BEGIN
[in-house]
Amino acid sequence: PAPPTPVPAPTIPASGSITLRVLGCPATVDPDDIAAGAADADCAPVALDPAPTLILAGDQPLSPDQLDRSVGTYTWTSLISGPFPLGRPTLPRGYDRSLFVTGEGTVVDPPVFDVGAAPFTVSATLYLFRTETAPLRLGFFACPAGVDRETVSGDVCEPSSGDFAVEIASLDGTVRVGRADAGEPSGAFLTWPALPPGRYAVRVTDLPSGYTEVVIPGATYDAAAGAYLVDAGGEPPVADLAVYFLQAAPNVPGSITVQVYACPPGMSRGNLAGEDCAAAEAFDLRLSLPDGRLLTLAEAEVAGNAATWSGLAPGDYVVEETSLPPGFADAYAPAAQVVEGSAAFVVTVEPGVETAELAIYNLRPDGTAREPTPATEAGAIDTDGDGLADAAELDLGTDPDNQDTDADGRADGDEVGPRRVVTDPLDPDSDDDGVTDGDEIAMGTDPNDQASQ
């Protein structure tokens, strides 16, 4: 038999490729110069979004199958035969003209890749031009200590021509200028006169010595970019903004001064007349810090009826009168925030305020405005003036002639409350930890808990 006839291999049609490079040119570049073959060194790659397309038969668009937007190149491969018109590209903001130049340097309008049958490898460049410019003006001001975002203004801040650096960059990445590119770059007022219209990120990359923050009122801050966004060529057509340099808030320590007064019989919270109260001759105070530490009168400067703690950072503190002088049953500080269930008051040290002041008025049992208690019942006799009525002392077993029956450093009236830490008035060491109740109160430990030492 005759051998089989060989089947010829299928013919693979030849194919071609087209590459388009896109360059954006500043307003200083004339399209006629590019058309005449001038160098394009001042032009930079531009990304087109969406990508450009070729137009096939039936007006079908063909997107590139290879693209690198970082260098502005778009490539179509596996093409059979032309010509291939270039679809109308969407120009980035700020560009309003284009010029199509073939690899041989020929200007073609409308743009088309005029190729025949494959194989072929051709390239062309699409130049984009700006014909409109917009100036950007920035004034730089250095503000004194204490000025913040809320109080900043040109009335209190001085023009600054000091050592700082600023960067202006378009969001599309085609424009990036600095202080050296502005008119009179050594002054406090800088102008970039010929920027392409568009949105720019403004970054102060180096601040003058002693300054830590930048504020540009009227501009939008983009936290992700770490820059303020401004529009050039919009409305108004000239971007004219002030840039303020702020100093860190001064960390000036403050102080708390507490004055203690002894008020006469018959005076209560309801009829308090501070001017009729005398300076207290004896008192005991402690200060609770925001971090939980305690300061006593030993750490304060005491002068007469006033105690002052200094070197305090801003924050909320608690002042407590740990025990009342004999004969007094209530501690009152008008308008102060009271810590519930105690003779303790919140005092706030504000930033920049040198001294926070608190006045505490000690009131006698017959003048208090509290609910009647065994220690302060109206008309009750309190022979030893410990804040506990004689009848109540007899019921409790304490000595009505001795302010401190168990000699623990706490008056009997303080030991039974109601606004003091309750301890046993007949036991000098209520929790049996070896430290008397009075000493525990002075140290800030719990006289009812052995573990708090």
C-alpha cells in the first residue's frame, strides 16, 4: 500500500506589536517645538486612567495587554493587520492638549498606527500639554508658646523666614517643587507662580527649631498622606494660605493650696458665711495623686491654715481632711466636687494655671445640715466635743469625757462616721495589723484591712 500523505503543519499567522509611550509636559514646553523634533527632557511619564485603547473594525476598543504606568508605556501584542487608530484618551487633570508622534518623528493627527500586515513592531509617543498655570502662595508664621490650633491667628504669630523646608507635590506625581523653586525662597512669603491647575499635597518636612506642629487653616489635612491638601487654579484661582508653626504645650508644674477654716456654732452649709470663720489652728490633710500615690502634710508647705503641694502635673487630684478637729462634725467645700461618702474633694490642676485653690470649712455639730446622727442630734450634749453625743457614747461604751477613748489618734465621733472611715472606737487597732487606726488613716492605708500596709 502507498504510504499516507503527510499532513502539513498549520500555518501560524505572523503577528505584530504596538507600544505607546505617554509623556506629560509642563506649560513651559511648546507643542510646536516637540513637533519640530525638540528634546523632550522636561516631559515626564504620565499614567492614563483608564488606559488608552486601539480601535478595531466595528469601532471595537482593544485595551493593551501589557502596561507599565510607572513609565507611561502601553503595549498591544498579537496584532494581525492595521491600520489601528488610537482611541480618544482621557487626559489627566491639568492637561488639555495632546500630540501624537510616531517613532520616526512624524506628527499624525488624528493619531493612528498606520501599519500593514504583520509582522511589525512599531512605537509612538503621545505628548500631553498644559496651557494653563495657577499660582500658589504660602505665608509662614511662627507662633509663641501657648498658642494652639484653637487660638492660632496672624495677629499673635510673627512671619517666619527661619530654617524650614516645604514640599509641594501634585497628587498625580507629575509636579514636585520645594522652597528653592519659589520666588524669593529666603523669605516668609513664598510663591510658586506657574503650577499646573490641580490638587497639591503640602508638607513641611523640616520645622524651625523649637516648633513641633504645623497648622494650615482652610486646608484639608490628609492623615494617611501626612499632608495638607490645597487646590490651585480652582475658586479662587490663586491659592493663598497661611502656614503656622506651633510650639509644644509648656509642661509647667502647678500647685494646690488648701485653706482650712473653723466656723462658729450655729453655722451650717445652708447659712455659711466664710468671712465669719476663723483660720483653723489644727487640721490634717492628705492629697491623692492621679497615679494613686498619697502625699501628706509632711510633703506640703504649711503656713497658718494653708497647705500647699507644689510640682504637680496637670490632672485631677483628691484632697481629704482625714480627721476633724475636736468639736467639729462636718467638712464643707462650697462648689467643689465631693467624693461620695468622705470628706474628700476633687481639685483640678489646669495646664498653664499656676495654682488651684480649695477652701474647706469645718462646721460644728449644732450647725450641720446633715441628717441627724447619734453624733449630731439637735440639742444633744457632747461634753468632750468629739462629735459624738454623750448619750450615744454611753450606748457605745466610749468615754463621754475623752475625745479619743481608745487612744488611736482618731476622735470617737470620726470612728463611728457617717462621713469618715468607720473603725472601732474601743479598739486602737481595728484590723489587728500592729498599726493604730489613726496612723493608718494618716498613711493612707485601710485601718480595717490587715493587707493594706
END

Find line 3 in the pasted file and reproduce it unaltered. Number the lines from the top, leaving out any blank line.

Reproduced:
């Protein structure tokens, strides 16, 4: 038999490729110069979004199958035969003209890749031009200590021509200028006169010595970019903004001064007349810090009826009168925030305020405005003036002639409350930890808990 006839291999049609490079040119570049073959060194790659397309038969668009937007190149491969018109590209903001130049340097309008049958490898460049410019003006001001975002203004801040650096960059990445590119770059007022219209990120990359923050009122801050966004060529057509340099808030320590007064019989919270109260001759105070530490009168400067703690950072503190002088049953500080269930008051040290002041008025049992208690019942006799009525002392077993029956450093009236830490008035060491109740109160430990030492 005759051998089989060989089947010829299928013919693979030849194919071609087209590459388009896109360059954006500043307003200083004339399209006629590019058309005449001038160098394009001042032009930079531009990304087109969406990508450009070729137009096939039936007006079908063909997107590139290879693209690198970082260098502005778009490539179509596996093409059979032309010509291939270039679809109308969407120009980035700020560009309003284009010029199509073939690899041989020929200007073609409308743009088309005029190729025949494959194989072929051709390239062309699409130049984009700006014909409109917009100036950007920035004034730089250095503000004194204490000025913040809320109080900043040109009335209190001085023009600054000091050592700082600023960067202006378009969001599309085609424009990036600095202080050296502005008119009179050594002054406090800088102008970039010929920027392409568009949105720019403004970054102060180096601040003058002693300054830590930048504020540009009227501009939008983009936290992700770490820059303020401004529009050039919009409305108004000239971007004219002030840039303020702020100093860190001064960390000036403050102080708390507490004055203690002894008020006469018959005076209560309801009829308090501070001017009729005398300076207290004896008192005991402690200060609770925001971090939980305690300061006593030993750490304060005491002068007469006033105690002052200094070197305090801003924050909320608690002042407590740990025990009342004999004969007094209530501690009152008008308008102060009271810590519930105690003779303790919140005092706030504000930033920049040198001294926070608190006045505490000690009131006698017959003048208090509290609910009647065994220690302060109206008309009750309190022979030893410990804040506990004689009848109540007899019921409790304490000595009505001795302010401190168990000699623990706490008056009997303080030991039974109601606004003091309750301890046993007949036991000098209520929790049996070896430290008397009075000493525990002075140290800030719990006289009812052995573990708090």